Mr. George A. Kessler

George Kessler Saloon Passenger Saved
Michael Poirier Collection/National Archives
Born 23 January 1863
Died 13 September 1920 (age 57) Paris, France
Age on Lusitania 52
Ticket number 46162
Cabin number A 23
Lifeboat collapsible
Rescued by Bluebell
Citizenship United States
Residence New York City, New York, United States
Spouse(s) Cora Parsons (? - 1920), his death
George Kessler (1863 - 1920), 52, was a United States national from New York City, New York, United States.  He owned a wine import company and was also known as the Champagne King.  Kessler survived the Lusitania disaster, after which he teamed up with Helen Keller to establish a relief fund for soldiers and sailors blinded by the war.  The organization he helped found still exists today as Helen Keller International.
  1. A life of extravagance
  2. Safety concerns aboard Lusitania
  3. Disaster
  4. Aiding those blinded by war
  5. Death and legacy
  6. Related pages
  7. Links of interest

A life of extravagance

George Kessler was born on 23 January 1863.  He owned a wine import company called George A. Kessler and Co. at 20 Beaver Street in New York City.  He was married to Cora Parsons Kessler, and he also had a brother-in-law named Samuel Roberts in the same city.  In England, Kessler had a house on the Thames River at Bourne End.  He often gave extravagant parties which would convert the Savoy into Venice or the North Pole.

Safety concerns aboard Lusitania 

Aboard Lusitania, his cabin was A 23, which had cost $380.  Kessler often kept company with Fred and Mabel Pearson.  Kessler was carrying with him two million dollars in stocks and bonds, as he was a firm believer in keeping possessions within plain sight.  He told Purser James McCubbin that it was "[m]uch safer this way." On Sunday, 2 May, Kessler had seen the crew's lifeboat drill and asked Purser James McCubbin, "It's all well drilling your crew, but why don't you drill your passengers?" McCubbin referred Kessler to Captain Turner, and on Monday Kessler came to visit Turner in his day room to ask about preparations made due to the "torpedo scare." "Then I have a suggestion," Kessler said, "I think it would be an excellent idea if each passenger was given a ticket listing the number of the boat he should make for, in case, you know, anything untoward happens." Turner only gave the impression of being annoyed and replied firmly, "The company has already considered such a suggestion, Mr. Kessler.  It was made to them after the Titanic disaster, but they considered it would not be practicable." Kessler was not satisfied with Turner's answer and did not hesitate to say so.  Turner only responded with, "But Mr. Kessler, you must understand that I could not possibly act on your advice unless I had received authority." A Marconigram arrived for Kessler on Wednesday, 5 May, stating thus: "HAVE URGENT INSTRUCTIONS FROM NEW YORK TO SEE YOU IMMEDIATELY KINDLY WIRE BY MARCONI NAME YOUR HOTEL LONDON SO THAT I CAN CALL ON YOU ON ARRIVAL." Of course, as a wartime precaution, the Lusitania only allowed passengers to receive messages, not to send them. On Thursday 6 May, Kessler threw his own party in his cabin.  In attendance were Goldiana Morell, Fred Gauntlett, Samuel Knox, Albert Hopkins, Charles Lauriat, Theodate Pope, Edwin Friend, Isaac Lehmann, and Fred and Mabel Pearson. Staff Captain Anderson stopped by and George Kessler asked Anderson the reason why Turner still had not introduced a lifeboat drill for the passengers. "Can you explain it?"  Kessler asked Anderson. "That is the Captain's decision." was all Anderson could say.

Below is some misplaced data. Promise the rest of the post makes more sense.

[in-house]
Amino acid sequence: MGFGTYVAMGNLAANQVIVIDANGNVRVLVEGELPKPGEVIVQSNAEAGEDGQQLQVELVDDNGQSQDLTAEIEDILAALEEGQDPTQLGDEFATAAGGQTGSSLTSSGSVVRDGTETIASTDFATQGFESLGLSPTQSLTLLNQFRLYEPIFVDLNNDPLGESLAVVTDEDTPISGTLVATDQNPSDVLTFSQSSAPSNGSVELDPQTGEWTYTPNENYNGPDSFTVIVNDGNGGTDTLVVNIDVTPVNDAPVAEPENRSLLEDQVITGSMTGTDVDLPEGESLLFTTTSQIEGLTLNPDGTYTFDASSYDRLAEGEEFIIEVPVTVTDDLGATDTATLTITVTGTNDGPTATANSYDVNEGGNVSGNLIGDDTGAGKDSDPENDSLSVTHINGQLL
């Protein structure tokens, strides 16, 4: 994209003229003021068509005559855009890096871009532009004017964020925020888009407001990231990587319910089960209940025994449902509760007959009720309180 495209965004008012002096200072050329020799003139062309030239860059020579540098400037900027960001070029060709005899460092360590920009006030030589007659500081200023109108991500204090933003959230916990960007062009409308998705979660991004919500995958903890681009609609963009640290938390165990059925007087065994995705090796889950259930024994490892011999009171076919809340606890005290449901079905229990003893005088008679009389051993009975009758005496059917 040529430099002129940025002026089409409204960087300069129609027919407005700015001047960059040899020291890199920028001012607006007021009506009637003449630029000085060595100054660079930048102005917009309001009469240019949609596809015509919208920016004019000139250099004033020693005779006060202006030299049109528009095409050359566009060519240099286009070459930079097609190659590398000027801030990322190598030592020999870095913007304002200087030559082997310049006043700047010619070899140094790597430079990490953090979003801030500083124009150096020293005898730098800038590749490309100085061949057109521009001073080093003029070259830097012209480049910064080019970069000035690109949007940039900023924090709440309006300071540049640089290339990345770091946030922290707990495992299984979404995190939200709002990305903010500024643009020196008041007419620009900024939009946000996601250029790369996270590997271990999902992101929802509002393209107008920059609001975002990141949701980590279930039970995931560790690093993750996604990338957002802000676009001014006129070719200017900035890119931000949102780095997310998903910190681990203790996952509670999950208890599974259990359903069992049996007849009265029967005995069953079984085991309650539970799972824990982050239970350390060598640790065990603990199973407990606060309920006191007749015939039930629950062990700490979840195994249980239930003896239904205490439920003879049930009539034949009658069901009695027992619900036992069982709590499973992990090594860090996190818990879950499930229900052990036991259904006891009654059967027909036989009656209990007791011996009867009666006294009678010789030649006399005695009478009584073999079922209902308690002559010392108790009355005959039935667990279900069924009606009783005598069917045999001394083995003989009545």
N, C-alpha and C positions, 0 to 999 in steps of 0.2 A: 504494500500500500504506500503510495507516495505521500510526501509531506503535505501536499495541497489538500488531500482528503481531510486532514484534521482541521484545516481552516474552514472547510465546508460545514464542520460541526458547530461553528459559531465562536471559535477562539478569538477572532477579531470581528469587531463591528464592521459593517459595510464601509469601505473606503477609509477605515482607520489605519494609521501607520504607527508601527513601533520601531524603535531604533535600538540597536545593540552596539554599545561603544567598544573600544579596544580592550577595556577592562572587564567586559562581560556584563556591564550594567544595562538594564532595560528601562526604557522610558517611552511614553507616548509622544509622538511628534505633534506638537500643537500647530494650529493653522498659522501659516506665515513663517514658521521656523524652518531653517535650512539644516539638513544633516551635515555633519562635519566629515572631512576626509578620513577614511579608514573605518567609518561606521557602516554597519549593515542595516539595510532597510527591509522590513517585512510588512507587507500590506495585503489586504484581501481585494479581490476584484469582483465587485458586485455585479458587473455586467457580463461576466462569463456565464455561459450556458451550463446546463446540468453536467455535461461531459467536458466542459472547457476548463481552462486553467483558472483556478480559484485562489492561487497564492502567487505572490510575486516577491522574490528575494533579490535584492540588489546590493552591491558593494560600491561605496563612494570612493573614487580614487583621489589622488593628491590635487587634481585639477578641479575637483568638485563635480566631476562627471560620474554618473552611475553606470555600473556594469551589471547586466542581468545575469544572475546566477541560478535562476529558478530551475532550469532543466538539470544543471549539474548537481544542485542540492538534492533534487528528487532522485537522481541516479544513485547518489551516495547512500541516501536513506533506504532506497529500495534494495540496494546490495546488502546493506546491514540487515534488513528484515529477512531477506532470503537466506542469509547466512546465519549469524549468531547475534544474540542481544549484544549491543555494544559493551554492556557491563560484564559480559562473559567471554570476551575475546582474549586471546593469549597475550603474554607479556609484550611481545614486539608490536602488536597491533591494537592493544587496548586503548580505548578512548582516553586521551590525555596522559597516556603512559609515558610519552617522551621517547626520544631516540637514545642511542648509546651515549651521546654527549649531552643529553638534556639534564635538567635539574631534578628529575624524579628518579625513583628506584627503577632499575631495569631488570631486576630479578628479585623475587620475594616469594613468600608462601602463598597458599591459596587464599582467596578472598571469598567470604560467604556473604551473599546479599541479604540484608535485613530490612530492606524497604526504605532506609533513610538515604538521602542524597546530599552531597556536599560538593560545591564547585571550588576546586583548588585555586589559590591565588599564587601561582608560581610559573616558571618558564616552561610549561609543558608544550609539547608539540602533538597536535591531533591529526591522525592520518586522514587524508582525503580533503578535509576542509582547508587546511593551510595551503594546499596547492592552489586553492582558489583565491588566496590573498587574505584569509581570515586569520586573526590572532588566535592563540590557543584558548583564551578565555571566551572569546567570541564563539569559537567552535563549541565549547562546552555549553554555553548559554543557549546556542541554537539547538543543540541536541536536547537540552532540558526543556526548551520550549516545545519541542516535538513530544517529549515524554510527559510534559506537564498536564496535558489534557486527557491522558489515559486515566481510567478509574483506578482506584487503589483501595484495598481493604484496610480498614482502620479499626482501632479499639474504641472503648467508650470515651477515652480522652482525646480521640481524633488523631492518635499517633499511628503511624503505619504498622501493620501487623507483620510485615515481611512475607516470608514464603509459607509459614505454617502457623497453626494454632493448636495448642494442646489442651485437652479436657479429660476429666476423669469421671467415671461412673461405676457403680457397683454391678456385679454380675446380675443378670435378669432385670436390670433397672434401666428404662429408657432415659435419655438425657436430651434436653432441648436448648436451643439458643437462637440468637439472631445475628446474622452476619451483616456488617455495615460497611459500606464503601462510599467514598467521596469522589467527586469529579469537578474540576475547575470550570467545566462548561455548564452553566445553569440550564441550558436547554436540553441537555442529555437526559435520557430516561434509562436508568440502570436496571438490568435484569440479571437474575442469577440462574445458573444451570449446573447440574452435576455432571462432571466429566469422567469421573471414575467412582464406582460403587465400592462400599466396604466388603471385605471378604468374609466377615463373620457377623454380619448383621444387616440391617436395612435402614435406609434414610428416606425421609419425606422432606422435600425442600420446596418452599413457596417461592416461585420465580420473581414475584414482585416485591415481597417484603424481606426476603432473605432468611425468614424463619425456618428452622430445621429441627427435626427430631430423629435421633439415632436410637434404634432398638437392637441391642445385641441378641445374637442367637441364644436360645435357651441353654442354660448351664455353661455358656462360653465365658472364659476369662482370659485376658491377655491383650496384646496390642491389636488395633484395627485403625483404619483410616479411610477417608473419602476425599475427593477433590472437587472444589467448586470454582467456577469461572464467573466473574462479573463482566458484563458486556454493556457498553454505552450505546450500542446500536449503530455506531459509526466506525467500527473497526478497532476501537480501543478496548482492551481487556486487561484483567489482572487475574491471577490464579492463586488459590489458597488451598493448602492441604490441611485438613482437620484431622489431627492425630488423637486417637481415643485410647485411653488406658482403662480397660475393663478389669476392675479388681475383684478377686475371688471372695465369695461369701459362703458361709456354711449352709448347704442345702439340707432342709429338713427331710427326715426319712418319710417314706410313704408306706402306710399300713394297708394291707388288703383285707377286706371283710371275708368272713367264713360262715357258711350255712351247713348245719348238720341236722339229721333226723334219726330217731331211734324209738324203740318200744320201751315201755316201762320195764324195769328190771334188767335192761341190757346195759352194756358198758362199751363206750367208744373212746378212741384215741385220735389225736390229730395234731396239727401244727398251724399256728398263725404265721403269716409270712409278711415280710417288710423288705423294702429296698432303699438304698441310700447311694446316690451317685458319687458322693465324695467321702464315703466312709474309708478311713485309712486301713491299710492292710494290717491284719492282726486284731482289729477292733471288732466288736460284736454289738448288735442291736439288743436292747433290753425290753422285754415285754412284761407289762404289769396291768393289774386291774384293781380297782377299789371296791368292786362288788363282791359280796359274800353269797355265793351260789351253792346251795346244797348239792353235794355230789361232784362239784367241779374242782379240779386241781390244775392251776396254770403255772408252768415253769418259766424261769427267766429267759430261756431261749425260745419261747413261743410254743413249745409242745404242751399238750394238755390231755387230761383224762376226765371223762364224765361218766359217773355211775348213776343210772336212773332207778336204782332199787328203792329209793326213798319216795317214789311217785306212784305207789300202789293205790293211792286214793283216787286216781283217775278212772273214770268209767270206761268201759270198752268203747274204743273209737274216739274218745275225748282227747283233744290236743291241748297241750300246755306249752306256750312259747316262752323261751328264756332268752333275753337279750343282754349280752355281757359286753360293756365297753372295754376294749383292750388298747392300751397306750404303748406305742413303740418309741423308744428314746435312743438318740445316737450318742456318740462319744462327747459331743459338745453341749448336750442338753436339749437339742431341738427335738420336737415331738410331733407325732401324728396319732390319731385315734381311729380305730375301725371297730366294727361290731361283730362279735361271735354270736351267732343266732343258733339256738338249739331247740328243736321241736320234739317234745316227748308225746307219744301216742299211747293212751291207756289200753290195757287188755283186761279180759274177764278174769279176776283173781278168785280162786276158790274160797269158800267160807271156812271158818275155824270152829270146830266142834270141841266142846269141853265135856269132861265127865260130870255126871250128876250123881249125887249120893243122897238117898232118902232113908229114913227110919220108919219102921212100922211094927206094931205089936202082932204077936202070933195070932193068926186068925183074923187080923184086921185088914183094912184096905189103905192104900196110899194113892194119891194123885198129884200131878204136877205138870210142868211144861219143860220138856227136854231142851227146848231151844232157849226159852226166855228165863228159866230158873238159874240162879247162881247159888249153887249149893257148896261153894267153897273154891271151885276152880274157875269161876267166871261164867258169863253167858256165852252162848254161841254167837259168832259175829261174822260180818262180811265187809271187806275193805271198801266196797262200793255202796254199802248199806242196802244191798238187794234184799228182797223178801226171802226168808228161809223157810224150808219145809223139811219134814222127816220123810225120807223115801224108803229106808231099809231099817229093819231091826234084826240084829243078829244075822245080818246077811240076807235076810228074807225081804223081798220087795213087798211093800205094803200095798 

On the afternoon of 7 May, Kessler went to the smoking room for a game of bridge.  He had also bought the number 480 in the pool for £20.  Fred Pearson and Charles Klein were also in the room, talking about church organs.  Klein asked Kessler, "Didn't you know that Fred and I are the Aeolian Company's best customers?" After the torpedo hit, Kessler went outside to find the deck "crowded with passengers and wondering what was the matter." From the Cleveland Plain Dealer, Monday, 10 May 1915, page 2:

Looked at His Watch as Torpedo Flashed By

"I was standing on the [starboard] A deck smoking [a cigar] when all at once I distinctly saw the wake of a torpedo as it came rushing at us.  It struck us exactly at 2:03 o'clock [sic, compare the times he repeats later].  I know this because my watch was in my hand at the time. "I was calm even after we were struck and felt no alarm, nor did any of the saloon passengers.  We lived in a fool's paradise of disbelief that anything in the line of torpedoes possibly could badly injure the Lusitania. We [with Robert Timmis and Ralph Moodie] calmly put the women in the boats, but did it simply in a spirit of convention [he said these words to Timmis]. None of us believed it was necessary. "All the men in the saloon were smiling.  I went forward to the captain's bridge and started to help some of the women into a boat, when there was a sudden list. I found myself thrown into a boat which up to then had been unlowered.  It was about fifty feet above the watermark. This boat was immediately lowered and before we reached the water the Lusitania had settled about twenty feet. "Scarcely had we got the boat clear of the falls when the Lusitania disappeared before our very eyes.  It was too sudden to describe; It just happened.  Immediately there was a tremendous suction and the boat overturned. I, with the other occupants, probably fifty or sixty in all -- as thrown into the water and dragged down.  How far down I went or how long I remained under water I cannot tell. It seemed a lifetime. "When I finally came to the surface the boat had disappeared and hot one of my companions was to be seen.  I swam almost involuntarily, how long I do not know, but finally I came to a collapsible boat with eight men in it, six of whom were stokers.  I slambered into the boat, which was half filled with water.  We tried bailing and balancing, but the boat would tilt and turn and finally capsized again.  We clambered aboard again, and again we bailed and balanced and again it turned turtle.  It seemed impossible to keep it righted, but we did this eight times.  [The crowd clamoring to get inside the boat climbed to fifty men and women.]